Saturday 27 August 2016

World's first driverless taxi trial kicks off in Singapore

The start-up nuTonomy, by MIT researchers here, beat Uber's trial slated for end of month
By Zhaki Abdullah, The Straits Times, 26 Aug 2016

Singapore yesterday became the first country in the world to have on-demand driverless taxis - a new technology that is touted to disrupt the transport industry.

The service was part of an ongoing trial by nuTonomy, which was founded by two Massachusetts Institute of Technology researchers now based in Singapore.

With that, the start-up won bragging rights as offering the first public road tests of driverless taxis, beating out giants such as Uber which will trial a fleet of driverless cars in Pittsburgh in the United States by the end of this month.

nuTonomy chief operations officer Doug Parker told The Straits Times that it chose to try out the service in Singapore because of the high consumer demand for taxis here, well-maintained roads and clear government regulations for its tests. "Singapore is the best place in the world for self-driving cars," said Mr Parker.

For now, the service is limited to an invited group of about 10 people.

They can use a smartphone app to summon nuTonomy's self-driving vehicle for free rides to one of 12 locations in one-north. These include the Mediacorp Campus and the Genome building, which lie along the 6km stretch of road where nuTonomy has been testing its vehicles since April. Due to safety concerns, the service will not be available during peak hours.

nuTonomy hopes to eventually open the trial to a "few dozen" more people in Singapore before making the service commercially available here in 2018.

It now has just one driverless car - a Mitsubishi i-MiEV - that has been approved by regulators. Another - a Renault Zoe - is pending approval, and four other Zoes are being prepared to be driven autonomously. The fleet will eventually expand to 75 by 2018.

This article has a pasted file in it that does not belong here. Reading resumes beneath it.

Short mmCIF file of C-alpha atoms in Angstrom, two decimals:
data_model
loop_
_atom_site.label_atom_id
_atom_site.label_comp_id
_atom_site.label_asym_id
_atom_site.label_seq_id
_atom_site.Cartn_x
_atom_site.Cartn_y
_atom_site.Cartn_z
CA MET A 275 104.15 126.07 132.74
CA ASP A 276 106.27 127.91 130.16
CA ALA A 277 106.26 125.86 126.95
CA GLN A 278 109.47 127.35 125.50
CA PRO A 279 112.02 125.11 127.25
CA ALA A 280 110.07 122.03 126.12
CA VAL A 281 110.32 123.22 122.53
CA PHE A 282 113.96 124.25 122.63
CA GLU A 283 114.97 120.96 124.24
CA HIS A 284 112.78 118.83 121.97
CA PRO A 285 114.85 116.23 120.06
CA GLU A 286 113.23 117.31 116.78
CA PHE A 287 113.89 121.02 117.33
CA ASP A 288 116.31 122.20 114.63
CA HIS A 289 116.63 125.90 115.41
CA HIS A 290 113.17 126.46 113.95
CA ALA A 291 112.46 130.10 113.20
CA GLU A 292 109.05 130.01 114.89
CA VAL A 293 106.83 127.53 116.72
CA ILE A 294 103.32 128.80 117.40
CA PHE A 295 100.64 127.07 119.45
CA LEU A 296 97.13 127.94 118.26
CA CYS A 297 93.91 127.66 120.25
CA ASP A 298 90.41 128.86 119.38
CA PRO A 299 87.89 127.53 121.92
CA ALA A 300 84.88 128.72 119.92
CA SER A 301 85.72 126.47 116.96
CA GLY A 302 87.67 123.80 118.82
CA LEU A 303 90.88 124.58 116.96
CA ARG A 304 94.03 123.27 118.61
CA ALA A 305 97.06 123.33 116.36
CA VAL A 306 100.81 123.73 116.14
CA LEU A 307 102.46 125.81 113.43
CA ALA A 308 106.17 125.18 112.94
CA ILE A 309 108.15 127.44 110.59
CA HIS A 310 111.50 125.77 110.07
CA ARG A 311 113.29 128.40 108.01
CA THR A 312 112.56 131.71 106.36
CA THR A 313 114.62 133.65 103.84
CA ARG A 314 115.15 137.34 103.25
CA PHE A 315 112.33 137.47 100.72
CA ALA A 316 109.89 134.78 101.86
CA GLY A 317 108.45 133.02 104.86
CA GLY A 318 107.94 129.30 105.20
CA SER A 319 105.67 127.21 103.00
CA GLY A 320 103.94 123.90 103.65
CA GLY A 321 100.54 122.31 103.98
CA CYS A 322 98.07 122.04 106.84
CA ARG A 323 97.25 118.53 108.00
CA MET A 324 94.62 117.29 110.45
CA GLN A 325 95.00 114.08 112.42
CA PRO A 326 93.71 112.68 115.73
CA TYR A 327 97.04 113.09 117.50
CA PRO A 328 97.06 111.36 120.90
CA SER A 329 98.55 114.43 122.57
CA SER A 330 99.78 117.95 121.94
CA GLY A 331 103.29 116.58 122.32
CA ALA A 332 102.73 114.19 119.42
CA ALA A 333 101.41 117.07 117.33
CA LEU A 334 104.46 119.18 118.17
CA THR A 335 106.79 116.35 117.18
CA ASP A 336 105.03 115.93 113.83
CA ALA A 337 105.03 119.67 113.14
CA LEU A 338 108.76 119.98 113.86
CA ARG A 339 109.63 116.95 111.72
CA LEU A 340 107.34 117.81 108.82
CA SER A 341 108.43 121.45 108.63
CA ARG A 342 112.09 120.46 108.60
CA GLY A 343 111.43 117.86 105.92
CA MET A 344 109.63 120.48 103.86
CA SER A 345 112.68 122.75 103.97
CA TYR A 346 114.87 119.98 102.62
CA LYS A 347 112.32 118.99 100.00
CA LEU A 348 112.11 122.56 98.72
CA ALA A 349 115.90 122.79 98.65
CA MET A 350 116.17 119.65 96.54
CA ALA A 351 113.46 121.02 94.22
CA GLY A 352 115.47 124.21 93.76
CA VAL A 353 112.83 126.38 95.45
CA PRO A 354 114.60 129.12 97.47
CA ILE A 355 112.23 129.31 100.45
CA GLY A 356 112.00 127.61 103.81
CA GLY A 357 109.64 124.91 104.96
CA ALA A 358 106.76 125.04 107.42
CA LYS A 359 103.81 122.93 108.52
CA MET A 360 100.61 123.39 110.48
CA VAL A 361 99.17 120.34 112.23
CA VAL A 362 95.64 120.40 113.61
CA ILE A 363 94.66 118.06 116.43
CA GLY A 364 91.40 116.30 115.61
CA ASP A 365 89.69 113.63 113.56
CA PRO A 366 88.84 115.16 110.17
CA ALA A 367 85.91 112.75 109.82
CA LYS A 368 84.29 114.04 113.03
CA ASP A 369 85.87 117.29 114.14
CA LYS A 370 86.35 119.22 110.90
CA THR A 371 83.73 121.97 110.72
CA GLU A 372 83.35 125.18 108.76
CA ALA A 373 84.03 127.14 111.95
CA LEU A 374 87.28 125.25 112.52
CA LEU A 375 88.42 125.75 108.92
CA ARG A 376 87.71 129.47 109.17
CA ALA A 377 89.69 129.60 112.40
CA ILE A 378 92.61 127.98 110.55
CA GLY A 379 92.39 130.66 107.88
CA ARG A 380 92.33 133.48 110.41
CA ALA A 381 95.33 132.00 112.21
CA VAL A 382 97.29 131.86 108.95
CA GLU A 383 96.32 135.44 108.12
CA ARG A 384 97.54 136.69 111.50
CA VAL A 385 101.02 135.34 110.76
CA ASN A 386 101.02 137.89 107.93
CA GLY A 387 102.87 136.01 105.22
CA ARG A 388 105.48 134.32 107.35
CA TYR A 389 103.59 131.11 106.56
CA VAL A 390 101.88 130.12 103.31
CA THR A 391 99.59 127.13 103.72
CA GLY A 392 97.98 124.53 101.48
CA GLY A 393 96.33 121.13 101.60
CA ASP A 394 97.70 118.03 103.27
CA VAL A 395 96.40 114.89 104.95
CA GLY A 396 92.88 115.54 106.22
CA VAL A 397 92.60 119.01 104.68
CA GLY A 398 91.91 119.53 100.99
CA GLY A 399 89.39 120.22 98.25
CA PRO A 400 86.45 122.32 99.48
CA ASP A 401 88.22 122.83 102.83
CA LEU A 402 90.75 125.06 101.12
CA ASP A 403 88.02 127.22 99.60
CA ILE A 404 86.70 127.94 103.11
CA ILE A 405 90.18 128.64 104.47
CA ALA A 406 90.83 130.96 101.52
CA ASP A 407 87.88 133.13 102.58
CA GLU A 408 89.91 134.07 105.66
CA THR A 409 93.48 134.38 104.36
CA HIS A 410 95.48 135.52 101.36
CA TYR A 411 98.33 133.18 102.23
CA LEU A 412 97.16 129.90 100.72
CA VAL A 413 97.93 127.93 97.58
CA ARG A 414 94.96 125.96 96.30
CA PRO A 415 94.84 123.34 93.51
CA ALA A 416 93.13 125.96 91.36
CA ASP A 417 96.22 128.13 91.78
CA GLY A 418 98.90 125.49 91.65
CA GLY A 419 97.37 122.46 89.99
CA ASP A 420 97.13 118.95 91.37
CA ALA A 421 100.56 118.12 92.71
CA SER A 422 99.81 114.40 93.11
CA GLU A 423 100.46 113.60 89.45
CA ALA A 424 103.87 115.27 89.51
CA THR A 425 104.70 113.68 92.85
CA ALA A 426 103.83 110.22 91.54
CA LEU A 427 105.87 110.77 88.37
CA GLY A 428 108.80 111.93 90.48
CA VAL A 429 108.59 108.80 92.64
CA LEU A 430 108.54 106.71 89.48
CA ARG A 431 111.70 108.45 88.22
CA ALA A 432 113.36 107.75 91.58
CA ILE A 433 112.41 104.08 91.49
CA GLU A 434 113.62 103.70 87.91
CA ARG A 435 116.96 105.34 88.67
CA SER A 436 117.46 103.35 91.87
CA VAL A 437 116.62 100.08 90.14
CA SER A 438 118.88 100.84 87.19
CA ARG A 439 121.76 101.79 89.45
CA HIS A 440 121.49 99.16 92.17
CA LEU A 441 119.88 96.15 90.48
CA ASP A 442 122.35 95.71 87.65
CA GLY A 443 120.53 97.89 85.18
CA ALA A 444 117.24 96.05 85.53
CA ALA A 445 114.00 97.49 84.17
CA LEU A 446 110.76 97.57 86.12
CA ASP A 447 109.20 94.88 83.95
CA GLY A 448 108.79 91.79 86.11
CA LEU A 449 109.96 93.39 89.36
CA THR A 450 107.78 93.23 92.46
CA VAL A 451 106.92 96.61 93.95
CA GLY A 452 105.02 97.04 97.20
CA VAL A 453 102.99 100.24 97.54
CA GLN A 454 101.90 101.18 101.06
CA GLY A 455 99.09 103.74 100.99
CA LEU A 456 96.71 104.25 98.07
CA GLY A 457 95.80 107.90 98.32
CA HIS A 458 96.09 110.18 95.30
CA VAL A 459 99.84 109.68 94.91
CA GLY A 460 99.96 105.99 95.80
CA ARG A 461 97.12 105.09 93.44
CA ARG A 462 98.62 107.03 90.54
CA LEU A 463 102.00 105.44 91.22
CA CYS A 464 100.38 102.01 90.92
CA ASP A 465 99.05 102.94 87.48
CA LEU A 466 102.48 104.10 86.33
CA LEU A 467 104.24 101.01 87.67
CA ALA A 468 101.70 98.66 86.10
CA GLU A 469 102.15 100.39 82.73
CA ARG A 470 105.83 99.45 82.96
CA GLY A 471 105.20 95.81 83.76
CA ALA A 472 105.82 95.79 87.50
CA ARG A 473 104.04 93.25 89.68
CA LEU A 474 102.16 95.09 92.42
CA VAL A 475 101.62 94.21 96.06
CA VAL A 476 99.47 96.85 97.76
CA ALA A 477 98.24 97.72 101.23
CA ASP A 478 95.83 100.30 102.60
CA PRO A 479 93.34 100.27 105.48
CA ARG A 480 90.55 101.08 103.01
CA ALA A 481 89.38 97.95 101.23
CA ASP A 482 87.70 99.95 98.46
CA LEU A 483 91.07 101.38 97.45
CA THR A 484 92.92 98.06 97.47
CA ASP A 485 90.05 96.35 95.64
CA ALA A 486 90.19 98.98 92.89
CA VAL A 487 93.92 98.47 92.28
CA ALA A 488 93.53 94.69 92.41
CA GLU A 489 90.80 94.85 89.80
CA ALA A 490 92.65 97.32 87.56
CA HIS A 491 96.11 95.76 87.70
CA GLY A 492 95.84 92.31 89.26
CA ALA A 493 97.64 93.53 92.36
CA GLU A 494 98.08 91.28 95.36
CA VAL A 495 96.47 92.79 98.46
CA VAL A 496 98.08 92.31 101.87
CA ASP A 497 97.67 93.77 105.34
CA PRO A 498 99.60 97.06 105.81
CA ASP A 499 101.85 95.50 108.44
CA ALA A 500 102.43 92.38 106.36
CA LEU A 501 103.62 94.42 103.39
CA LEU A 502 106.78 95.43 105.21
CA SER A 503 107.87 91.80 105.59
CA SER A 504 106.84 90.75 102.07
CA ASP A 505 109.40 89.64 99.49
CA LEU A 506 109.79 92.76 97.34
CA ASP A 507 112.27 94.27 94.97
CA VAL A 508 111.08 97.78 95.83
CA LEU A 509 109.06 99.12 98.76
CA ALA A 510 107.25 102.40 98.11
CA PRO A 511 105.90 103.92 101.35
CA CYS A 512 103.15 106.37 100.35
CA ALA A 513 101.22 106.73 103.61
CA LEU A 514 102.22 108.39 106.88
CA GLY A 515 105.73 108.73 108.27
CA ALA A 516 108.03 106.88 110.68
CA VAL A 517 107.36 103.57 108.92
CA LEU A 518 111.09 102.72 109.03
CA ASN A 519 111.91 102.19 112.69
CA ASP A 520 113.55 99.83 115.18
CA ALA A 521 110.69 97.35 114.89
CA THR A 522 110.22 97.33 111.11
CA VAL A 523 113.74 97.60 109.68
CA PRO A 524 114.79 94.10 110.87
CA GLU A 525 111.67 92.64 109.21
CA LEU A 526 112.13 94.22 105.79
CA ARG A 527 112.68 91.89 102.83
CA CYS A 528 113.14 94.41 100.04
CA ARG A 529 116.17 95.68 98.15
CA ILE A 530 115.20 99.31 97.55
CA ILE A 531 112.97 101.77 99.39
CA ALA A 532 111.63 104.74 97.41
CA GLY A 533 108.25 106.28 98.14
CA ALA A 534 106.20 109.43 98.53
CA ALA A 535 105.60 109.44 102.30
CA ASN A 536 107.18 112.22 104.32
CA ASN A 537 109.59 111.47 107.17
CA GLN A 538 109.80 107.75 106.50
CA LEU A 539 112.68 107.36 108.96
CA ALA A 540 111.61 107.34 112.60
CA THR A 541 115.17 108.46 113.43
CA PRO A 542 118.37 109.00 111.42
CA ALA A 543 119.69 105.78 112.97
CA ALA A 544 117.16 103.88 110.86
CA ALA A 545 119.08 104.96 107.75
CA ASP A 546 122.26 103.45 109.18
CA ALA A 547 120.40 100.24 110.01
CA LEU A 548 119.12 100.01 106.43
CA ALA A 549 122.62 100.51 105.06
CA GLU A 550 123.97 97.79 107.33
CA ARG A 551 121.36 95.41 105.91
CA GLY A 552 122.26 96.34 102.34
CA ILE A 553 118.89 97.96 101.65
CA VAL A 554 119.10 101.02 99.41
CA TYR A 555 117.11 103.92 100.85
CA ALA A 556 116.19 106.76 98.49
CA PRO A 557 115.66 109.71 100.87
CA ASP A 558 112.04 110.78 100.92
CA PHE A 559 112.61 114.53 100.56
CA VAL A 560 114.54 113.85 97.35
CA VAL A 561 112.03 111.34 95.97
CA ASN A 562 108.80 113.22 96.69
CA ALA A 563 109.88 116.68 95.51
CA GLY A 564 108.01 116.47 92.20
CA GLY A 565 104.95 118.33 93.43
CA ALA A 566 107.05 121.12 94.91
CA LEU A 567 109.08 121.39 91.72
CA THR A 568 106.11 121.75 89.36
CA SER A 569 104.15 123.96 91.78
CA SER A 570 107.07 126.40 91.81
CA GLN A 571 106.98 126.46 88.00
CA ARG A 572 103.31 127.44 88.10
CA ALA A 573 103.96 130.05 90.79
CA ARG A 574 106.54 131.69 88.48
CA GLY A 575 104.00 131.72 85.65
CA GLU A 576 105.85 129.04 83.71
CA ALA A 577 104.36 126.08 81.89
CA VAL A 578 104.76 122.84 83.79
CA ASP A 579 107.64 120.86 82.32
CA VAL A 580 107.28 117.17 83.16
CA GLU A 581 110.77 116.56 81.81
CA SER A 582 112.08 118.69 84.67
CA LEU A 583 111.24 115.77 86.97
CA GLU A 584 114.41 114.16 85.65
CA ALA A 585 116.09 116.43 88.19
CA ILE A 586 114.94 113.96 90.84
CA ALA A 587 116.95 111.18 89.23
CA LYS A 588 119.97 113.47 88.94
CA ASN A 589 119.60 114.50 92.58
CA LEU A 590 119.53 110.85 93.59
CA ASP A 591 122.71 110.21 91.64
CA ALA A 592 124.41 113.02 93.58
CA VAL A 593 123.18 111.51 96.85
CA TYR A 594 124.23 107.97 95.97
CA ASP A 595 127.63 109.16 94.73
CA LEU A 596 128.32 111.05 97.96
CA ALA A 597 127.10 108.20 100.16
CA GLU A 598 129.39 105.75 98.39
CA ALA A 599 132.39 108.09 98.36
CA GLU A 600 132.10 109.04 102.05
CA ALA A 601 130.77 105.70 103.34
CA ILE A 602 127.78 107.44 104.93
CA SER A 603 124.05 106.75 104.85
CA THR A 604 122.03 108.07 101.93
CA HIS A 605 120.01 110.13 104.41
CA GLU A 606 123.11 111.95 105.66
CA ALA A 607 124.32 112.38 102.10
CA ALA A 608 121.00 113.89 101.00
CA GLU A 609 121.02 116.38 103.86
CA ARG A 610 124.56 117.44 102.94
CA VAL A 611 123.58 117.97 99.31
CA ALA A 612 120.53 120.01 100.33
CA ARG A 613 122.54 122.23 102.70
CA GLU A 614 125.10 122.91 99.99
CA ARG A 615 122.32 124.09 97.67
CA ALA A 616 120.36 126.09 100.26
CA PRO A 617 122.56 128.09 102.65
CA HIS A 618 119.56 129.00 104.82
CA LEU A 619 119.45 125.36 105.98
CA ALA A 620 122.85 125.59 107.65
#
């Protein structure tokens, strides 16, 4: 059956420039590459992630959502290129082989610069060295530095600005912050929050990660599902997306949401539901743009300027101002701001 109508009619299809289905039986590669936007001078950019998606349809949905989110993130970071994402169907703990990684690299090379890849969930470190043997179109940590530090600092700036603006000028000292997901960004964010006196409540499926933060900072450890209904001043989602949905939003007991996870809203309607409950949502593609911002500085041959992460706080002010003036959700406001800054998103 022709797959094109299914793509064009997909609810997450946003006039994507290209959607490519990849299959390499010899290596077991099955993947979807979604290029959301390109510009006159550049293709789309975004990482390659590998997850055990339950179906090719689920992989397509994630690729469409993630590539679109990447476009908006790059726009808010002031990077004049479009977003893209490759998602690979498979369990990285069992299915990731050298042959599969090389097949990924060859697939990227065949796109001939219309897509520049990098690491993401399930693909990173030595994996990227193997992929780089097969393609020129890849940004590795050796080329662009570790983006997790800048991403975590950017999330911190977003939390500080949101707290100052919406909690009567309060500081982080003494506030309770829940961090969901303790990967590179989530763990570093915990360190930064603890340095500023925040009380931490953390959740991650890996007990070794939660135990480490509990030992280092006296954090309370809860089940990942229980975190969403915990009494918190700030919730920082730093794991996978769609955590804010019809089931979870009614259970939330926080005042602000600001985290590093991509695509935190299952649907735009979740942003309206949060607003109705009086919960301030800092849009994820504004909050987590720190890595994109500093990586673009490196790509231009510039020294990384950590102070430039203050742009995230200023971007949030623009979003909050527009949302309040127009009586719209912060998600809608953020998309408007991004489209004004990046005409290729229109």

Earlier this month, the Land Transport Authority signed an agreement to collaborate with nuTonomy and UK-based Delphi Automotive Systems to trial such services here.

The trial will allow the evaluation of software system performance, vehicle routing efficiency, the vehicle booking process and overall passenger experience.

nuTonomy chief executive officer and co-founder Karl Iagnemma, said: "The trial represents an extraordinary opportunity to collect feedback from riders in a real-world setting."

Entrepreneur Edward Tiong was among a group of five who tried the service on Monday. He was initially apprehensive about the car's safety, but said his worries soon went away.

"I've been following the technology for a while, so I was quite excited to try it out," said the 26-year-old.

Ms Olivia Seow, who also tried it, said she would "definitely" consider taking driverless taxis once they are widely available. The 25-year-old, who works with start-ups, said: "It would be good if they could also include a carpooling option."

Uber's driverless car service gets on the road
The Straits Times, 15 Sep 2016

PITTSBURGH • Uber has launched a ground-breaking driverless car service, jumping ahead of Detroit car giants and Silicon Valley rivals with technology that could revolutionise transportation.

In an ambitious experiment, a fleet of cars laden with lasers, cameras and other sensors - but with no one's hands on the wheel - were to be deployed by the Web-based ride service on the challenging roads of Pittsburgh, Pennsylvania, steering themselves to pick up regular Uber passengers.

Four of the Ford Fusion hybrids, with their ungainly rooftop load of technology, were to be deployed to a select group of customers yesterday. The firm has at least a dozen more cars that are ready to go on the road.

And Uber is well advanced in developing a self-drive car with Sweden's Volvo.

The cars and their backing technology were trained on the city's complicated grid for less than two years, but demonstration rides showed that they were able to handle most situations as ably as many drivers.

Still, just to be sure, the Pittsburgh Uber regulars who summon a driverless car will have two company technicians accompanying them - to make sure everything goes right.

One will sit behind the wheel, with hands at the ready to take over in sticky spots, while the other will monitor the car's behaviour.

Uber did not give a timeline, but it aims to eventually deploy just one technician - still behind the wheel - to intervene and satisfy existing state policies that require a driver in a car. The goal, Uber executives said, is to make zero interventions, and have no technician along for the ride.

However, Uber was beaten to the punch at launching the first driverless call service by the Singapore start-up nuTonomy, which put six cars on the road in the Republic last month in a trial service.


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